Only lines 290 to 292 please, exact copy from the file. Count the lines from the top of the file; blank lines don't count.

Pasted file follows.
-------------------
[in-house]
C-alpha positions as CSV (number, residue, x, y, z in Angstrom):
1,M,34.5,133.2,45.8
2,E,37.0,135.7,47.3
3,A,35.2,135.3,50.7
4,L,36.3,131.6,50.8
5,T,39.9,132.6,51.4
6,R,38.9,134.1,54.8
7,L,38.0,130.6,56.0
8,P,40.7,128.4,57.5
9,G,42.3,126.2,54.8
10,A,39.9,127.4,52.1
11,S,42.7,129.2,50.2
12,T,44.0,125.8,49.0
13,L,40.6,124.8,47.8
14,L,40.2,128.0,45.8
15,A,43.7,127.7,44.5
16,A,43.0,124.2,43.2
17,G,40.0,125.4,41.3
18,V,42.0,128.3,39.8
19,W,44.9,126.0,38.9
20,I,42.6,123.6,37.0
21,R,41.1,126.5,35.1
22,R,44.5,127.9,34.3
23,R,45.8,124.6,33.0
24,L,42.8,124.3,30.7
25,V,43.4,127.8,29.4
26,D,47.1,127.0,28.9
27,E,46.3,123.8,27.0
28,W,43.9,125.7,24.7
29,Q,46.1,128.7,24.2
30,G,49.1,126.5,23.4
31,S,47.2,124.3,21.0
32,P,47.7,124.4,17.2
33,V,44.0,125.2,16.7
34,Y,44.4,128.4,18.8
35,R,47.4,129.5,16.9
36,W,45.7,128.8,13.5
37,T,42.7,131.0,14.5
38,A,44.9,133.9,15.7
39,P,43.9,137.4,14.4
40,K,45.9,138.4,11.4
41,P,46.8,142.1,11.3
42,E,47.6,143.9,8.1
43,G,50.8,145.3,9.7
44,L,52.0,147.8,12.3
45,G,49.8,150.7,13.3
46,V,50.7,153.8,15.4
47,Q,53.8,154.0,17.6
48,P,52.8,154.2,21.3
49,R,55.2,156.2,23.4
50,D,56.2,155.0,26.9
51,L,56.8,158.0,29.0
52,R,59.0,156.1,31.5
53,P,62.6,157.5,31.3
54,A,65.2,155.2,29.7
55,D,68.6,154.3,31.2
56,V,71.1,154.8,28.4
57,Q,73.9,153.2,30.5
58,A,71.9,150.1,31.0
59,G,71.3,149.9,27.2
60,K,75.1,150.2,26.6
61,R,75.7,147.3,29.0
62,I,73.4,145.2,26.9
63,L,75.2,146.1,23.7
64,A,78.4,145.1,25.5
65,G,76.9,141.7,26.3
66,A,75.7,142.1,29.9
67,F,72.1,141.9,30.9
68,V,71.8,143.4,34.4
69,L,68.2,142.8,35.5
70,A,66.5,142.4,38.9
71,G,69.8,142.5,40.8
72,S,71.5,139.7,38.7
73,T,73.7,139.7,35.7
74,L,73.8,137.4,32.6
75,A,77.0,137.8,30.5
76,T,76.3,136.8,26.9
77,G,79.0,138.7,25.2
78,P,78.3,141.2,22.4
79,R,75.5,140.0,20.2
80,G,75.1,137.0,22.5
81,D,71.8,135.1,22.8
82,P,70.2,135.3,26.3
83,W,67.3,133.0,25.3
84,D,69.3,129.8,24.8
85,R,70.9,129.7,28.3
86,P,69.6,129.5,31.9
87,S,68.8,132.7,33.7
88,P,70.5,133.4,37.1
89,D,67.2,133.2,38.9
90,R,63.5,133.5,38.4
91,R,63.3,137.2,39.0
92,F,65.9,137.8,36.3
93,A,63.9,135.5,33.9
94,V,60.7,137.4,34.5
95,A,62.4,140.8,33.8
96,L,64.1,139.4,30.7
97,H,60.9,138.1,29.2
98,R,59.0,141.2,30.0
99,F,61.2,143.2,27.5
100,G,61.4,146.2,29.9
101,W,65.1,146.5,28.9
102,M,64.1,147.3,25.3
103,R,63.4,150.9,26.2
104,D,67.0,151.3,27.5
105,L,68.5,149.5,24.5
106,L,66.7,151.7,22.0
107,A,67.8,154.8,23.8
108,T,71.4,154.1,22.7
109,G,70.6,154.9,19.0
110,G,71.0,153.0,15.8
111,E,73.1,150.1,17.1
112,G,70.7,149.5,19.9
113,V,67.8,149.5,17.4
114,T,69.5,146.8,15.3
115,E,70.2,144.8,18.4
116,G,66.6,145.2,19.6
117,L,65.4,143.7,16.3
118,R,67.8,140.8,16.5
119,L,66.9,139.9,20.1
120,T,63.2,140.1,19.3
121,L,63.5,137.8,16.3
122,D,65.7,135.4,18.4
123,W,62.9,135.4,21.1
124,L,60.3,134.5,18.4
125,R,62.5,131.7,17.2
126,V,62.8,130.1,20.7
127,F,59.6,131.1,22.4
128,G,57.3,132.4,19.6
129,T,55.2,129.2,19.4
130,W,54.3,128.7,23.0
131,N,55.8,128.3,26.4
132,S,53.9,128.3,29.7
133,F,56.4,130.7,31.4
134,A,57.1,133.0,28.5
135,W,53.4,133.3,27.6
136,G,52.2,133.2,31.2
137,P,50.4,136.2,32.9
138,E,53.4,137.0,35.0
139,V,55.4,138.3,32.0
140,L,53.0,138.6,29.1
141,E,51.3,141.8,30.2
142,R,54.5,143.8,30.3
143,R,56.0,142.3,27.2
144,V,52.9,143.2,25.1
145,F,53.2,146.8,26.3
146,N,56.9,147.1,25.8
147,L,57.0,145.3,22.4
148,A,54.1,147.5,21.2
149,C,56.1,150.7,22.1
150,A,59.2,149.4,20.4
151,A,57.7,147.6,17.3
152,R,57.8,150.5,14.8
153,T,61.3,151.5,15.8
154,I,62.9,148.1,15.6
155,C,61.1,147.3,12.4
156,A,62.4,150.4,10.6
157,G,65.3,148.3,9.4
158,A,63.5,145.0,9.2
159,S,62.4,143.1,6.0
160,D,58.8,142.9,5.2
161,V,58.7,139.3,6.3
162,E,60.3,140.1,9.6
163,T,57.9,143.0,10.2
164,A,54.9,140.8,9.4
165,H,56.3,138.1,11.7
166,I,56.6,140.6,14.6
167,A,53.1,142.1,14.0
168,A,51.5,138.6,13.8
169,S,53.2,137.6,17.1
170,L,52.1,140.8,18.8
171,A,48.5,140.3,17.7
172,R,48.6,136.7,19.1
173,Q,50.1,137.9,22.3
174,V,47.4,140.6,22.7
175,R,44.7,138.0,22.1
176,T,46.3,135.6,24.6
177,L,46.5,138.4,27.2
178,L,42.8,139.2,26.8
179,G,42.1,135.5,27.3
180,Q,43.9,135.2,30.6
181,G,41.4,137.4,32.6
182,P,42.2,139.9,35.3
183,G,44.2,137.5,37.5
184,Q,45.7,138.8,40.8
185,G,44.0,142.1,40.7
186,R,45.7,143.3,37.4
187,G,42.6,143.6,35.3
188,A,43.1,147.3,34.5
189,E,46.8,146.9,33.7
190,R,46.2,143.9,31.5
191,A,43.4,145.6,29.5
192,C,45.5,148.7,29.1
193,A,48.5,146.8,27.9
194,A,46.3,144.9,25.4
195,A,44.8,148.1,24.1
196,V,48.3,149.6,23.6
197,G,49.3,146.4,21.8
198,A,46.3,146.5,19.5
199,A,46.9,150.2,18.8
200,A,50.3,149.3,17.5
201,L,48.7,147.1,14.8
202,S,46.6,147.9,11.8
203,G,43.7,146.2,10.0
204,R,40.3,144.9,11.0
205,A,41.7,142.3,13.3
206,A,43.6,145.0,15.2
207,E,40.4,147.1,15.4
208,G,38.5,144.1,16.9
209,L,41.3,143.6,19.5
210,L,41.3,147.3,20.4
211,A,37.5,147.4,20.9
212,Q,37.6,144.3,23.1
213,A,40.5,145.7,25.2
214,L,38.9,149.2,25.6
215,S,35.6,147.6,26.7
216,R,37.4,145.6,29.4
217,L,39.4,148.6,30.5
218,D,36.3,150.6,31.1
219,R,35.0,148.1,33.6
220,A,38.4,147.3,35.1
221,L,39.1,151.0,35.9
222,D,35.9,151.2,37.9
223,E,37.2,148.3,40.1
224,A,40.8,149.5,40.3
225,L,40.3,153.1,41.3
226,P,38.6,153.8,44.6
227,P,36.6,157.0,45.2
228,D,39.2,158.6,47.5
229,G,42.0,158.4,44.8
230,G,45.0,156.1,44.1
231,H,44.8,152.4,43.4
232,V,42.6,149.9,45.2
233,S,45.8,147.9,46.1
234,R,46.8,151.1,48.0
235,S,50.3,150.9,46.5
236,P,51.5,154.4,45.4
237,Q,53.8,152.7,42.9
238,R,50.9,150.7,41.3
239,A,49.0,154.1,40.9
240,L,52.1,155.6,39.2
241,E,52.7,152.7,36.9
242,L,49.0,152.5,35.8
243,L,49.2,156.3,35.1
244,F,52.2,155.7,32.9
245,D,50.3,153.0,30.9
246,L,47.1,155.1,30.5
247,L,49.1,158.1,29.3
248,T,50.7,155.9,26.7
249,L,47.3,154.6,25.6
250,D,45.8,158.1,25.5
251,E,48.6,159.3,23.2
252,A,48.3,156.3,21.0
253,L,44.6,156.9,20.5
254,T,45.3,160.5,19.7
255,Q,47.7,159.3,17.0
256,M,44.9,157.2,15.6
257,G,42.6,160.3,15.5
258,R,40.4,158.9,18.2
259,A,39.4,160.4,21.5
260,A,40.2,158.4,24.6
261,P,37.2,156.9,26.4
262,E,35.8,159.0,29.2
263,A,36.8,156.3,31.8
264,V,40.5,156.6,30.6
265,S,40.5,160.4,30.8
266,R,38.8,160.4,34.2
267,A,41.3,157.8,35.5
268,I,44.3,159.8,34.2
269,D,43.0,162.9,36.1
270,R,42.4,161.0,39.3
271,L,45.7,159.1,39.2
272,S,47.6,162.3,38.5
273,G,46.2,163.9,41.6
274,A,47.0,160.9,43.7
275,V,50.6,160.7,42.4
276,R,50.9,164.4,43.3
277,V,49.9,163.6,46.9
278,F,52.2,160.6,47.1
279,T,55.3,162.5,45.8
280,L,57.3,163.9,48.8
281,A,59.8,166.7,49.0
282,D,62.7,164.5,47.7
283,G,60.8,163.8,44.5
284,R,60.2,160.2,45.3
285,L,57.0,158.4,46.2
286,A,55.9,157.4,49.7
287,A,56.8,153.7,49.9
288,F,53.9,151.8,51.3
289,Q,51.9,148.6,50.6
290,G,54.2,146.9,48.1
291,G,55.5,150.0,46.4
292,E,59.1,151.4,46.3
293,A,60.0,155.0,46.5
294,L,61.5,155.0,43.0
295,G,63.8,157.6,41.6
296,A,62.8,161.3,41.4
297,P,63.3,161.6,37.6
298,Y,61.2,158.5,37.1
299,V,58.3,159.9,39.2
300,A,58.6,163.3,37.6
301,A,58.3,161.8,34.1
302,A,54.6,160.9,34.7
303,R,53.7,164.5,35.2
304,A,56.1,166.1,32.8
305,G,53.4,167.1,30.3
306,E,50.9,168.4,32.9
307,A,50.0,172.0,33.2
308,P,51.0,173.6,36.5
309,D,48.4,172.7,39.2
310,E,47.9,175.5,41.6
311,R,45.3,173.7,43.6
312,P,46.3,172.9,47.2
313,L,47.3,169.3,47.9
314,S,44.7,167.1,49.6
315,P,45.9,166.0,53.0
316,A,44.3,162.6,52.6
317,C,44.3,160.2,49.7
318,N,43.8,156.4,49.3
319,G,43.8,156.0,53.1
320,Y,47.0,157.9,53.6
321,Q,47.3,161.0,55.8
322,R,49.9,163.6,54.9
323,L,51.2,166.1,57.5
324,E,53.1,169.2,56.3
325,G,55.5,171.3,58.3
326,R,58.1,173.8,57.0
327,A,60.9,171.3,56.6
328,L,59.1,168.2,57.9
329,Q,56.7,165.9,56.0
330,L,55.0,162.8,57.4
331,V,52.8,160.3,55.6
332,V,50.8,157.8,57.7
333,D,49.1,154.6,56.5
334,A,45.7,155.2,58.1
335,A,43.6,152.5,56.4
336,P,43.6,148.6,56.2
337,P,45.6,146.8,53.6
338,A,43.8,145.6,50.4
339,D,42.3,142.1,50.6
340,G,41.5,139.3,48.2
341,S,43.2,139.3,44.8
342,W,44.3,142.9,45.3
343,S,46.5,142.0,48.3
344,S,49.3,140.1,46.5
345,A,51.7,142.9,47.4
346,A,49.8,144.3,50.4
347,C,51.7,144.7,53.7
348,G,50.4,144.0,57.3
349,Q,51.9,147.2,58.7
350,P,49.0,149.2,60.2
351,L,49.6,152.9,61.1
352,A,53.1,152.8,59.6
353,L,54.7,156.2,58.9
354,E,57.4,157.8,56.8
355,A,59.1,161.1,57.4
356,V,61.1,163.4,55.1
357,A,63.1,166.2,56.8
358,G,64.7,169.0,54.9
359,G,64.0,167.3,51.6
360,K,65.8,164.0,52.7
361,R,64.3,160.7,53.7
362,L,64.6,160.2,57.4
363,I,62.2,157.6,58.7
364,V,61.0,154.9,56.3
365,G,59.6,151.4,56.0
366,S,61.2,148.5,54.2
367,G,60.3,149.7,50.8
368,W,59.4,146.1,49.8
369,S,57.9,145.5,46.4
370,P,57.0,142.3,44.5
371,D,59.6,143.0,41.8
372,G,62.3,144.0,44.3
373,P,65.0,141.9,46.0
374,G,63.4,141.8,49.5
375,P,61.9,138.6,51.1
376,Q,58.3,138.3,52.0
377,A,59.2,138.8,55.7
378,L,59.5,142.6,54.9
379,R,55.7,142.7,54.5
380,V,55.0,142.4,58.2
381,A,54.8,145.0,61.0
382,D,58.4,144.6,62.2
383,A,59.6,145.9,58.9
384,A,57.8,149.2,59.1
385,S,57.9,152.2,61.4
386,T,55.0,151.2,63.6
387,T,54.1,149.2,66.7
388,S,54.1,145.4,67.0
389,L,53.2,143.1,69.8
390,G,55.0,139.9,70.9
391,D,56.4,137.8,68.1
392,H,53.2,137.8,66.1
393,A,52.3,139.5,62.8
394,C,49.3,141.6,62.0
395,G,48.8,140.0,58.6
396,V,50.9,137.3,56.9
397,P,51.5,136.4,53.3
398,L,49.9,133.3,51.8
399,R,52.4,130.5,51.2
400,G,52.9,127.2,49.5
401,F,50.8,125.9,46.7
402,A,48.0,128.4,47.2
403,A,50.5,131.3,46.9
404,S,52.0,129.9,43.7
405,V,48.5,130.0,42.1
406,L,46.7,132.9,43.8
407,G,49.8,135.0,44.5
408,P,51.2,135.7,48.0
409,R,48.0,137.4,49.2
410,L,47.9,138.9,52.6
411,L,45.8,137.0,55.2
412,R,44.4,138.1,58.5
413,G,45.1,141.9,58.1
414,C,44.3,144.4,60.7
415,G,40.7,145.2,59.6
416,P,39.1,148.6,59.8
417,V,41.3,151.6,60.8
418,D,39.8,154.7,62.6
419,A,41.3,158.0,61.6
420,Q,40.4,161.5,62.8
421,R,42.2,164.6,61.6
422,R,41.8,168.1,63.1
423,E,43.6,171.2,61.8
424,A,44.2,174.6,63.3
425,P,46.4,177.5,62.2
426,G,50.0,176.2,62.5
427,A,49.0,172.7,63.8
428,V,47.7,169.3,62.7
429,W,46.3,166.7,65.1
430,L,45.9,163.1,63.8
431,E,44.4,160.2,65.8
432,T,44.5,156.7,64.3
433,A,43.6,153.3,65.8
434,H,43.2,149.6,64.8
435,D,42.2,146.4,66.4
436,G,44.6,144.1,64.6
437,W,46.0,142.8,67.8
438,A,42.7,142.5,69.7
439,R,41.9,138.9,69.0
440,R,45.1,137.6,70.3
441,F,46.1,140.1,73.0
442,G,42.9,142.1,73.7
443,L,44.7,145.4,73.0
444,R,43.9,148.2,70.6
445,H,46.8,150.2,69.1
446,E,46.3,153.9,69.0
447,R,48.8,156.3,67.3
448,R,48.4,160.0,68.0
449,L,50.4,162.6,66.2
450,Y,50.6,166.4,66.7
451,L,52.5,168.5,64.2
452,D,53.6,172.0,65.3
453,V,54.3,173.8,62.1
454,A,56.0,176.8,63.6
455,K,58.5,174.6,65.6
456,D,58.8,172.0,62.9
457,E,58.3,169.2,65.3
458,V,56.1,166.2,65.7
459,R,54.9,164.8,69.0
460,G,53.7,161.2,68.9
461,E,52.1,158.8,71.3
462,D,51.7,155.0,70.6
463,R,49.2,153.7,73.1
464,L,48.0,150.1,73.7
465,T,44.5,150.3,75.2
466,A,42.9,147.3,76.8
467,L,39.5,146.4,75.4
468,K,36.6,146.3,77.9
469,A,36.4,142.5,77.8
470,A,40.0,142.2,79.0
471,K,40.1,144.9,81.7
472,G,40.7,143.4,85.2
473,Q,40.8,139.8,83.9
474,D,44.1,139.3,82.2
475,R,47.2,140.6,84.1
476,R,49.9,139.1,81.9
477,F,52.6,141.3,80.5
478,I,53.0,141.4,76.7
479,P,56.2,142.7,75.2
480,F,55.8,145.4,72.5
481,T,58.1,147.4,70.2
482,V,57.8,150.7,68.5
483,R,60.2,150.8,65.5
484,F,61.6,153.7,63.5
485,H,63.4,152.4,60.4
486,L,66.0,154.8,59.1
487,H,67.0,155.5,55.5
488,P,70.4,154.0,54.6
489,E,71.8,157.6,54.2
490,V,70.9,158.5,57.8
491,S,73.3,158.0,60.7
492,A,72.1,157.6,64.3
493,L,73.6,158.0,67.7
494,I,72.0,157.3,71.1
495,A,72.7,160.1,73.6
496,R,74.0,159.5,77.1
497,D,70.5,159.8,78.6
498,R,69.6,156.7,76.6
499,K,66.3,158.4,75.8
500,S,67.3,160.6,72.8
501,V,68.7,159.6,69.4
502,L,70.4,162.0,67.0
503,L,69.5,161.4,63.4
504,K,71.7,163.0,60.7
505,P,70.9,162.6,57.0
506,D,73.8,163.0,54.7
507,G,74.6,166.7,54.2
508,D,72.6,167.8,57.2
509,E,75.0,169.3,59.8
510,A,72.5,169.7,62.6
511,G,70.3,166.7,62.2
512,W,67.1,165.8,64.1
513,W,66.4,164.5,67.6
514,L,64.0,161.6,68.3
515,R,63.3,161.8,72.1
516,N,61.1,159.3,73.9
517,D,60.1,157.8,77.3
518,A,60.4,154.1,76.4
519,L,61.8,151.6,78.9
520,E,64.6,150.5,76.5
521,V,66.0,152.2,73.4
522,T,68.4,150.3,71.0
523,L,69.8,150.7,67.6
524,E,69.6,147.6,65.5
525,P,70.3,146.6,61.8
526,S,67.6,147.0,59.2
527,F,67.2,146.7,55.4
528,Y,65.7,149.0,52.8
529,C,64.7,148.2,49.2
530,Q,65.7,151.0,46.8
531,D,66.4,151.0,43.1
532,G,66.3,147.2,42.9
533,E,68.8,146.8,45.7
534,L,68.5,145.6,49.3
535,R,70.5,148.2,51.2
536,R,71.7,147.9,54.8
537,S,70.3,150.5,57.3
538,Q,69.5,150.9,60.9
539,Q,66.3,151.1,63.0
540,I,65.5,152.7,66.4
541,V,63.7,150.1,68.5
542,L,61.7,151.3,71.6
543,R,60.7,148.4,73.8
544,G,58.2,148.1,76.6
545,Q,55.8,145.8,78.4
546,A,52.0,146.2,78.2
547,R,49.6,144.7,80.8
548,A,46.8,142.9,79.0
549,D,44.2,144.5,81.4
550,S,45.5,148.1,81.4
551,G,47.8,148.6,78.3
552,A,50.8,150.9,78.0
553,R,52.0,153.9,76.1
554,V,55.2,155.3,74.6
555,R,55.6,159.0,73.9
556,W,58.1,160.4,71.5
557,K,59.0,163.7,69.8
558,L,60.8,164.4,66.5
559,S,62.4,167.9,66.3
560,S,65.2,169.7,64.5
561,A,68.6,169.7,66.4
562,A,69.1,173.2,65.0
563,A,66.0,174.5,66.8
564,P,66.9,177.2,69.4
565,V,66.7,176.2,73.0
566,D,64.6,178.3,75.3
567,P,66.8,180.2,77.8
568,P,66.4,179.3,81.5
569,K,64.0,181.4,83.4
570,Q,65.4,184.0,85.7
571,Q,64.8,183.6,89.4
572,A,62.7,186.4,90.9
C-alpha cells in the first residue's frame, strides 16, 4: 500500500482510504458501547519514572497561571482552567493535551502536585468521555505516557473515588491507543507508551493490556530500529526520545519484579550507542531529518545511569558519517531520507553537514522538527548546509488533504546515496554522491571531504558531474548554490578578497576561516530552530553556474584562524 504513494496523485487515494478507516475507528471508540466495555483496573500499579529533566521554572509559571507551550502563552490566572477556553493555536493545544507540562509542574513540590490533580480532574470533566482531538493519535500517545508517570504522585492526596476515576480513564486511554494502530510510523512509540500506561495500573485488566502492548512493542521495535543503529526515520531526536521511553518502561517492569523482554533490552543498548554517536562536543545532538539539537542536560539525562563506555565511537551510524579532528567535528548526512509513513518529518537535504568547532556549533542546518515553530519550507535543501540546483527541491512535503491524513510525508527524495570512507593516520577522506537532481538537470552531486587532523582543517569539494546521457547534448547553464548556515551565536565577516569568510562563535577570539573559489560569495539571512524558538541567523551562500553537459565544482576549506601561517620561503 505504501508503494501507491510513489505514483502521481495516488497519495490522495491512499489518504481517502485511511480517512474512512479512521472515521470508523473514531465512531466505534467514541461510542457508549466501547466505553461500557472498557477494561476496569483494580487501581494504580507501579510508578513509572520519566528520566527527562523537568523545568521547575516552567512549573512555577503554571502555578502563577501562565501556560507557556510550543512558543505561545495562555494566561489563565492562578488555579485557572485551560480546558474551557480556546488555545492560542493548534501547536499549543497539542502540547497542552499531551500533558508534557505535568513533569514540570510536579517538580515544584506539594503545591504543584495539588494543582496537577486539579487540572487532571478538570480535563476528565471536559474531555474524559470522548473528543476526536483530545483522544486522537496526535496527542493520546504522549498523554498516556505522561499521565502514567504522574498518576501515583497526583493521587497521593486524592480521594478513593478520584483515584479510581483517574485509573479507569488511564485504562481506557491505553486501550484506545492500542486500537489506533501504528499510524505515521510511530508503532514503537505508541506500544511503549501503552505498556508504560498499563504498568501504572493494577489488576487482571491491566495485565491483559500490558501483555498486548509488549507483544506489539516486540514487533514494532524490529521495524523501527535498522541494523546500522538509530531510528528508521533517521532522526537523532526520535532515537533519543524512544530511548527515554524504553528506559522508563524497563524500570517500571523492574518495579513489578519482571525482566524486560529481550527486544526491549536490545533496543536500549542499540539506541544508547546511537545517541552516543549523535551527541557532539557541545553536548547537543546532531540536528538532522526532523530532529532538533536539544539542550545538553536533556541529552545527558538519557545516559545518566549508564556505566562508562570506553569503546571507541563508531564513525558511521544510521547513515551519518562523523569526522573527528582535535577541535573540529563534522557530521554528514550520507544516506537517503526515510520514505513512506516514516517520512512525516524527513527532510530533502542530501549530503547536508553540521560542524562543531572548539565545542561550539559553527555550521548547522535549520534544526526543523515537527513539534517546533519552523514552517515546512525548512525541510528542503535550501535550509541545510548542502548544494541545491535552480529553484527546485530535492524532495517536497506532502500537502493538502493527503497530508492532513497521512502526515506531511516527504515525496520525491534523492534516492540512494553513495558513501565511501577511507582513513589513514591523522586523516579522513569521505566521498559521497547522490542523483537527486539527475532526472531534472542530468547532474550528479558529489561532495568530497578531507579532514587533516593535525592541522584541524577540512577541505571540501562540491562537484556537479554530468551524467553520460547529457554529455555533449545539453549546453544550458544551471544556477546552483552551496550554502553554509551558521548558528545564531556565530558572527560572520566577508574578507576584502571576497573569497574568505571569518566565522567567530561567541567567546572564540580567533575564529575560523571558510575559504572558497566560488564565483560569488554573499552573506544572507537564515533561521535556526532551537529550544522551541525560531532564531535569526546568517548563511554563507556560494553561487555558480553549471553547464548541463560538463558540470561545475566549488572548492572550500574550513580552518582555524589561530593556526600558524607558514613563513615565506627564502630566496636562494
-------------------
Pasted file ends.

288,F,53.9,151.8,51.3
289,Q,51.9,148.6,50.6
290,G,54.2,146.9,48.1